I recently had the pleasure to speak via zoom with a Collaborative Law class at the Indiana University Robert H. McKinney School of Law. I was invited by Joshua Jones, who is a Visiting Assistant Clinical Professor of Law.
During the class, I was asked to talk about a whole variety of issues related to Collaborative Divorce and Family Law, including the following:
- Building A Successful Collaborative Family Law Practice, a book I co-edited with Forrest S. Mosten published by the American Bar Association in 2018 and that is part of the class’ curriculum;
- The benefits and potential disadvantages of Collaborative Practice;
- The success rate of Collaborative Practice (including the fact that 94% of the Collaborative matters that I have been involved in have ended in a full resolution);
- Exploring the array of models of Collaborative Practice (including the lawyer-only model, the one-coach/neutral facilitator model, the two-coach model, and Collaborative Mediation);
- The use of Child Specialists;
- Creating safeguards for Collaborative Practice matters that involve domestic violence or mental health issues; and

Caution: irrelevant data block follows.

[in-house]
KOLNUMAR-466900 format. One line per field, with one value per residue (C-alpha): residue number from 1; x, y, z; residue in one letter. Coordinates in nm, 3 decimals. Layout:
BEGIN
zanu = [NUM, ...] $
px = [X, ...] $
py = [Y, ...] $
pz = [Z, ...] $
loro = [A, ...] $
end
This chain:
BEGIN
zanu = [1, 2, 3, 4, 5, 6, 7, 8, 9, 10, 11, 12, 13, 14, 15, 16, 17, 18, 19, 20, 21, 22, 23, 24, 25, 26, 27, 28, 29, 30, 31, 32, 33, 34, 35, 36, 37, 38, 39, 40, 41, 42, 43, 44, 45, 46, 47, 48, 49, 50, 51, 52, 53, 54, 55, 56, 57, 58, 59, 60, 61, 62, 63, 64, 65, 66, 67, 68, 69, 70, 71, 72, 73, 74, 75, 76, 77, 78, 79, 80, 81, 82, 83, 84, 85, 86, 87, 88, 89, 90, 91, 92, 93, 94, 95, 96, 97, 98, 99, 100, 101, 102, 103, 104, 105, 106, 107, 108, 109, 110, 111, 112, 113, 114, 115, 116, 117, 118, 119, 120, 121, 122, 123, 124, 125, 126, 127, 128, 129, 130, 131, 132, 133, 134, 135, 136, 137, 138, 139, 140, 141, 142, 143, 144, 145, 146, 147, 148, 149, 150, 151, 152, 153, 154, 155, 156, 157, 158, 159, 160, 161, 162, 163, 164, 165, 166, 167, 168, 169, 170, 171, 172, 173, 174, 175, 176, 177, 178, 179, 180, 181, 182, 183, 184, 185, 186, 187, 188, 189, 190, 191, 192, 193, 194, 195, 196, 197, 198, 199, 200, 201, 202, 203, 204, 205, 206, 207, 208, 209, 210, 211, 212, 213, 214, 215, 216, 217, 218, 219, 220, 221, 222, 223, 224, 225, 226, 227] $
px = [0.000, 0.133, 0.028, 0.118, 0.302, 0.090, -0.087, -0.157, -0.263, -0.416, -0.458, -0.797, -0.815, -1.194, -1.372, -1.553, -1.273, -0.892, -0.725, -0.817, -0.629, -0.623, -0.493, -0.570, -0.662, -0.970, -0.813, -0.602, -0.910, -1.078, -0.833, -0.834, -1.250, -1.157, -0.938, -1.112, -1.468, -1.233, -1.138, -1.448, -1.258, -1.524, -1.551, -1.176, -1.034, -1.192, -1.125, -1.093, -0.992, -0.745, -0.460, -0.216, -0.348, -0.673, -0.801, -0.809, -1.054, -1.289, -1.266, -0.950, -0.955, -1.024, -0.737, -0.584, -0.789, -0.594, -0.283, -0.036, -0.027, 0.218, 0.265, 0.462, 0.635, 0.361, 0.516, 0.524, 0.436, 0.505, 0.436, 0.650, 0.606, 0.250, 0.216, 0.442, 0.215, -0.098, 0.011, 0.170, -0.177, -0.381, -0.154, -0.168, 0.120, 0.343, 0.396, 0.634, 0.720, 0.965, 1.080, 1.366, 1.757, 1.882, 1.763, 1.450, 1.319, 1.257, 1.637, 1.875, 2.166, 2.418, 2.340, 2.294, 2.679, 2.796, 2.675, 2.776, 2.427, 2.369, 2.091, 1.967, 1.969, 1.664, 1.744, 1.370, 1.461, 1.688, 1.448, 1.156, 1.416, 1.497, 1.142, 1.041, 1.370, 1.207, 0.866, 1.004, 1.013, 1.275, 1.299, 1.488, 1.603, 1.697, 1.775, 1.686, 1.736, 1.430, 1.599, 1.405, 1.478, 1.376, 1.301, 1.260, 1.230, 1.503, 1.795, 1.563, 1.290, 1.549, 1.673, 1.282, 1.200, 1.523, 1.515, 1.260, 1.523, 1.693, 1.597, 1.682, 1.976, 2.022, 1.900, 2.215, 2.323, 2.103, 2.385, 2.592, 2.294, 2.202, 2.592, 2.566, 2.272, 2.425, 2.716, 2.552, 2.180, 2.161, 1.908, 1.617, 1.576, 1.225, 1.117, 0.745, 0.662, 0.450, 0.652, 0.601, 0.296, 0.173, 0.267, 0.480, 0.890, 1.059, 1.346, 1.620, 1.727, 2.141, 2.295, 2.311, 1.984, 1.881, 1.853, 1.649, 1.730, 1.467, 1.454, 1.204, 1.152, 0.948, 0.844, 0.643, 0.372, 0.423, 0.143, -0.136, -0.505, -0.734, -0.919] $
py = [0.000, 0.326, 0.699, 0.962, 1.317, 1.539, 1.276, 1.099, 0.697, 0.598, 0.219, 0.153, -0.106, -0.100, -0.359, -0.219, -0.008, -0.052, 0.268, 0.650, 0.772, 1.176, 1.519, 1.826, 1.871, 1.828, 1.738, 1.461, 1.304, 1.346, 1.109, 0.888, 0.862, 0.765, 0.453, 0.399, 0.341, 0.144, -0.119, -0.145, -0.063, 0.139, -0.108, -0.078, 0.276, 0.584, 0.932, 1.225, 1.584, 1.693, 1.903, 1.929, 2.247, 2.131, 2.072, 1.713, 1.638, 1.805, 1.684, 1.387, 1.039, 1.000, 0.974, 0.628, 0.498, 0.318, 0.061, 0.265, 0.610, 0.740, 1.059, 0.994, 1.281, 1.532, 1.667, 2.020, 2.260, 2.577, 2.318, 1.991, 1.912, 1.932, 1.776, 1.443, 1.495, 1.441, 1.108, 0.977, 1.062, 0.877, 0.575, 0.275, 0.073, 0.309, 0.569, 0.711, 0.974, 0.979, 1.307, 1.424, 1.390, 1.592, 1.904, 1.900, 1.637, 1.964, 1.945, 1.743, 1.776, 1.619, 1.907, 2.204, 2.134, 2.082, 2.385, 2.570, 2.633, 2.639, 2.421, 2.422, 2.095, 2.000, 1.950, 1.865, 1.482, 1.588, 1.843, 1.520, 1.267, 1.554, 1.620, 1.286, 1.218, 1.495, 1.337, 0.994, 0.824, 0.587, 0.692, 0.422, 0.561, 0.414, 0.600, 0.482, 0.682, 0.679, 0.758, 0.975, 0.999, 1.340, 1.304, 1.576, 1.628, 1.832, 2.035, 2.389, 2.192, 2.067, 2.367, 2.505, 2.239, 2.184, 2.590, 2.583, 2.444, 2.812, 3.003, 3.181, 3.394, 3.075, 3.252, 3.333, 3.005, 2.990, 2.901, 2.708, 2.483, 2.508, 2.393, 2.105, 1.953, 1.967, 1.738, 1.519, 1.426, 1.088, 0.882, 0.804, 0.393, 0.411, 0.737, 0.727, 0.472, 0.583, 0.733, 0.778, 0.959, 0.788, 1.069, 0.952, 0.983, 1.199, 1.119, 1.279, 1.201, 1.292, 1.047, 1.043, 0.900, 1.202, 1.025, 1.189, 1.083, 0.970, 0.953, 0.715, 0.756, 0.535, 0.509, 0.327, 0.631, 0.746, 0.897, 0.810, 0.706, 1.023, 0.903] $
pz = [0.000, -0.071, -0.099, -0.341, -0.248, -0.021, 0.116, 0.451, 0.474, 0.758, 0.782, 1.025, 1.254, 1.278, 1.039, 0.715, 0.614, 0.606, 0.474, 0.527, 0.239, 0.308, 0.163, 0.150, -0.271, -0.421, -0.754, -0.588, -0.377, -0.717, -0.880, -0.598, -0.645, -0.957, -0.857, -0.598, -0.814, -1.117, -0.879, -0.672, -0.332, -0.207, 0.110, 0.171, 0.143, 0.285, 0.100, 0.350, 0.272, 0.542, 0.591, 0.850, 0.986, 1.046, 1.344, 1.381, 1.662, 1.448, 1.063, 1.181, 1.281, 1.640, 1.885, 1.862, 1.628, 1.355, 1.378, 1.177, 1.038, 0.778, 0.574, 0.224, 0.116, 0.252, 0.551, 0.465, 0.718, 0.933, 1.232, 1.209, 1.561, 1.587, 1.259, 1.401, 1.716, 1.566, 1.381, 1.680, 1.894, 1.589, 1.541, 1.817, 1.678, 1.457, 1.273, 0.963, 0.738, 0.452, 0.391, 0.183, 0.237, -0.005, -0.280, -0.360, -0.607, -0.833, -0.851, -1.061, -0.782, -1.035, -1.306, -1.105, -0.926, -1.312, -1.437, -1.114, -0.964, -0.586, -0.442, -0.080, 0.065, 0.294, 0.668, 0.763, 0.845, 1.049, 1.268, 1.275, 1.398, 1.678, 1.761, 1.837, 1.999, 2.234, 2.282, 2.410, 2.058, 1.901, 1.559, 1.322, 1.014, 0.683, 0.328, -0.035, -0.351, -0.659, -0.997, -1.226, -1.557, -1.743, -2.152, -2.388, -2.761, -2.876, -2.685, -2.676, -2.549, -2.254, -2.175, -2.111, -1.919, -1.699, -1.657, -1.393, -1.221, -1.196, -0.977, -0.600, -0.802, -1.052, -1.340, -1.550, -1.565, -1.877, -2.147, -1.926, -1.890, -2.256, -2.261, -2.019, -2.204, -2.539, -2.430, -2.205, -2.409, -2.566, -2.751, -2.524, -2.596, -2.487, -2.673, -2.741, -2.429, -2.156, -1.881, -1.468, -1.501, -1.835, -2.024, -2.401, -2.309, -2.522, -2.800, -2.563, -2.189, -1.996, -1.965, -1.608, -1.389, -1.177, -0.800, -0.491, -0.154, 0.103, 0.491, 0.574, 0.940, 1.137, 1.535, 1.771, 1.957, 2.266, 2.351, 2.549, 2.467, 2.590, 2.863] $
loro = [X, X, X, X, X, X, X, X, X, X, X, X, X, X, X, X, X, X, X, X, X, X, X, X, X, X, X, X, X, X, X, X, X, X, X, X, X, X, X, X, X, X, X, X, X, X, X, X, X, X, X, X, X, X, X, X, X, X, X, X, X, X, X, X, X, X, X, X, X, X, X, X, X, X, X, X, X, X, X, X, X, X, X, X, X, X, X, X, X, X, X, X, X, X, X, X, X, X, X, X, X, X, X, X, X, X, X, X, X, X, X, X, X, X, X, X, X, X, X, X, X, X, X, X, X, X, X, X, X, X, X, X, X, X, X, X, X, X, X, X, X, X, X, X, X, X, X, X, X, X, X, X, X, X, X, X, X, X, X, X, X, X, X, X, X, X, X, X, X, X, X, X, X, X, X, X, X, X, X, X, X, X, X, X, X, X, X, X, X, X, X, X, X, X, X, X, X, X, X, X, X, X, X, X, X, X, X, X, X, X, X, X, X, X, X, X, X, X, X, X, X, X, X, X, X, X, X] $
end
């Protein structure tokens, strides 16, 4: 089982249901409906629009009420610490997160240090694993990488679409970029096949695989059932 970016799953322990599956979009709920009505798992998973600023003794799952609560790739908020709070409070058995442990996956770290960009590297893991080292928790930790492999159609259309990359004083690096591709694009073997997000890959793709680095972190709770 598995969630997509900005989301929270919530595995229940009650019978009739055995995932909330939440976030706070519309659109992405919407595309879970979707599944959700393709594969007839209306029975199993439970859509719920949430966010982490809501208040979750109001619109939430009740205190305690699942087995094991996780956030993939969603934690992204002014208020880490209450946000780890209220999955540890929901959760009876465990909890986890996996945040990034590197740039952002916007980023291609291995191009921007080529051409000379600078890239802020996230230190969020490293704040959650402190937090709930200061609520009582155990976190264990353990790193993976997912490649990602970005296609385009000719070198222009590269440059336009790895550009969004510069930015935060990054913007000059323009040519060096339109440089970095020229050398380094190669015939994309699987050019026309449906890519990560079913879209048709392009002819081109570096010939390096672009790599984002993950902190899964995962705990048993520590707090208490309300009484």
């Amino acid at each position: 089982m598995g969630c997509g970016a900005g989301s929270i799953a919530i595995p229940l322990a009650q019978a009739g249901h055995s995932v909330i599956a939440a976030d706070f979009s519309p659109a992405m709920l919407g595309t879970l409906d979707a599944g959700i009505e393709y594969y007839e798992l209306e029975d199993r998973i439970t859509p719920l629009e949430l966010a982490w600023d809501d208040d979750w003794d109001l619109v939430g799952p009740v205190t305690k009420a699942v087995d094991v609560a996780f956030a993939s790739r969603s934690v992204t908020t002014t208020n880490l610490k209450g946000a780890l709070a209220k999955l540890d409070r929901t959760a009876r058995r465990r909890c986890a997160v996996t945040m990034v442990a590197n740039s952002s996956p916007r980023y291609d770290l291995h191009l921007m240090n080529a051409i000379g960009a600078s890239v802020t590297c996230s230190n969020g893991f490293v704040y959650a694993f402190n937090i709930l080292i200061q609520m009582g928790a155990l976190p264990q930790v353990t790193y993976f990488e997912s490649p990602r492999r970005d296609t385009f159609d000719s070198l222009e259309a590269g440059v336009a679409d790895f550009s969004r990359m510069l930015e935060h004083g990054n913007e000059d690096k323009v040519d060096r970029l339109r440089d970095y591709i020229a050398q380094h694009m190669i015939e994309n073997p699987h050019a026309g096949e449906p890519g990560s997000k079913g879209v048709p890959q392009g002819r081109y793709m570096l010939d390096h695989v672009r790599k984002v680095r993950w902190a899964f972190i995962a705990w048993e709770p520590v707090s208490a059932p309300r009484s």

- Methods for bringing the client’s spouse into the Collaborative Process.
I originally met Professor Jones several years ago when I was teaching an Introductory Interdisciplinary Collaborative Family Law course in Pensacola, Florida, where he formerly resided. Professor Jones was on the Board of the West Florida Collaborative Professionals, an organization made up of lawyers, mental health professionals, and financial professionals helping clients resolve legal disputes in a healthier way. He would go on to become president of WFCP and later Vice President of the Florida Academy of Collaborative Professionals, where as a fellow Board member I worked with him frequently.
Professor Jones is now trying to prevent families from going through the trauma of court battles by teaching lawyers-to-be how to resolve family law matters more peacefully.
Adam B. Cordover is one of the most experienced Collaborative Lawyers in Tampa Bay. He has taught professionals methods of alternative dispute resolution throughout the United States, Canada, Israel, and France. Adam is currently accepting cases throughout the State of Florida.